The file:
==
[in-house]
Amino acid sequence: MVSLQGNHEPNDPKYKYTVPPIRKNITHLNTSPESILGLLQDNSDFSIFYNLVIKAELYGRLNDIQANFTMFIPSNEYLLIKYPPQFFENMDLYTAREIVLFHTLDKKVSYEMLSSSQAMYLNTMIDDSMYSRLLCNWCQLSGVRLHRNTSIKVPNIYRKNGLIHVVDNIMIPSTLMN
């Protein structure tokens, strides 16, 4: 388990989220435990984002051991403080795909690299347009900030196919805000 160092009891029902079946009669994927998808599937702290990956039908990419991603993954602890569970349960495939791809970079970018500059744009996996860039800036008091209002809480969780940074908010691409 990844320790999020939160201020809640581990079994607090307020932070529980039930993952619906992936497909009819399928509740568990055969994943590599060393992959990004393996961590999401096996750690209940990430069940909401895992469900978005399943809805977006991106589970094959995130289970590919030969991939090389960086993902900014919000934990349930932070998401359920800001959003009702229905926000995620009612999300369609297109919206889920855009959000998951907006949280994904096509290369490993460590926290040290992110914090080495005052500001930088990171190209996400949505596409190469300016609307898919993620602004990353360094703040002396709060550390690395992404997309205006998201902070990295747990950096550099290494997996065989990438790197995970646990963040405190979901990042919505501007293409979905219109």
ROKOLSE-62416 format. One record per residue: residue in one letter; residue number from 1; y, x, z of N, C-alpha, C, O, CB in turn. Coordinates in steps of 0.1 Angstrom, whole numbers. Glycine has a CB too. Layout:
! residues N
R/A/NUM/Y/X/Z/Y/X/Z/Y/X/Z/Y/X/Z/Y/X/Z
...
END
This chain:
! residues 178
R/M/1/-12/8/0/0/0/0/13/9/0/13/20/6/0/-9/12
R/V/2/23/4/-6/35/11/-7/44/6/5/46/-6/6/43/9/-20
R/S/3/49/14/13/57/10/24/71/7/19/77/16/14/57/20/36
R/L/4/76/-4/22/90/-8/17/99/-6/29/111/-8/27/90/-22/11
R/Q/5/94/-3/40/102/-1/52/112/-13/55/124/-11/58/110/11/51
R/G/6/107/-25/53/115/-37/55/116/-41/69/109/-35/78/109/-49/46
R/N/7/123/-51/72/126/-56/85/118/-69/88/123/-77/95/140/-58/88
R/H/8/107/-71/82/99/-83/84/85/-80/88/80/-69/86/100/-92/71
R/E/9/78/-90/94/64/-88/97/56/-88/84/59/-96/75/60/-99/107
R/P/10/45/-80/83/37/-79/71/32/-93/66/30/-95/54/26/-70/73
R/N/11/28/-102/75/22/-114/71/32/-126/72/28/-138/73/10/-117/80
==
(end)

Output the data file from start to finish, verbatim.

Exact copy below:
[in-house]
Amino acid sequence: MVSLQGNHEPNDPKYKYTVPPIRKNITHLNTSPESILGLLQDNSDFSIFYNLVIKAELYGRLNDIQANFTMFIPSNEYLLIKYPPQFFENMDLYTAREIVLFHTLDKKVSYEMLSSSQAMYLNTMIDDSMYSRLLCNWCQLSGVRLHRNTSIKVPNIYRKNGLIHVVDNIMIPSTLMN
């Protein structure tokens, strides 16, 4: 388990989220435990984002051991403080795909690299347009900030196919805000 160092009891029902079946009669994927998808599937702290990956039908990419991603993954602890569970349960495939791809970079970018500059744009996996860039800036008091209002809480969780940074908010691409 990844320790999020939160201020809640581990079994607090307020932070529980039930993952619906992936497909009819399928509740568990055969994943590599060393992959990004393996961590999401096996750690209940990430069940909401895992469900978005399943809805977006991106589970094959995130289970590919030969991939090389960086993902900014919000934990349930932070998401359920800001959003009702229905926000995620009612999300369609297109919206889920855009959000998951907006949280994904096509290369490993460590926290040290992110914090080495005052500001930088990171190209996400949505596409190469300016609307898919993620602004990353360094703040002396709060550390690395992404997309205006998201902070990295747990950096550099290494997996065989990438790197995970646990963040405190979901990042919505501007293409979905219109």
ROKOLSE-62416 format. One record per residue: residue in one letter; residue number from 1; y, x, z of N, C-alpha, C, O, CB in turn. Coordinates in steps of 0.1 Angstrom, whole numbers. Glycine has a CB too. Layout:
! residues N
R/A/NUM/Y/X/Z/Y/X/Z/Y/X/Z/Y/X/Z/Y/X/Z
...
END
This chain:
! residues 178
R/M/1/-12/8/0/0/0/0/13/9/0/13/20/6/0/-9/12
R/V/2/23/4/-6/35/11/-7/44/6/5/46/-6/6/43/9/-20
R/S/3/49/14/13/57/10/24/71/7/19/77/16/14/57/20/36
R/L/4/76/-4/22/90/-8/17/99/-6/29/111/-8/27/90/-22/11
R/Q/5/94/-3/40/102/-1/52/112/-13/55/124/-11/58/110/11/51
R/G/6/107/-25/53/115/-37/55/116/-41/69/109/-35/78/109/-49/46
R/N/7/123/-51/72/126/-56/85/118/-69/88/123/-77/95/140/-58/88
R/H/8/107/-71/82/99/-83/84/85/-80/88/80/-69/86/100/-92/71
R/E/9/78/-90/94/64/-88/97/56/-88/84/59/-96/75/60/-99/107
R/P/10/45/-80/83/37/-79/71/32/-93/66/30/-95/54/26/-70/73
R/N/11/28/-102/75/22/-114/71/32/-126/72/28/-138/73/10/-117/80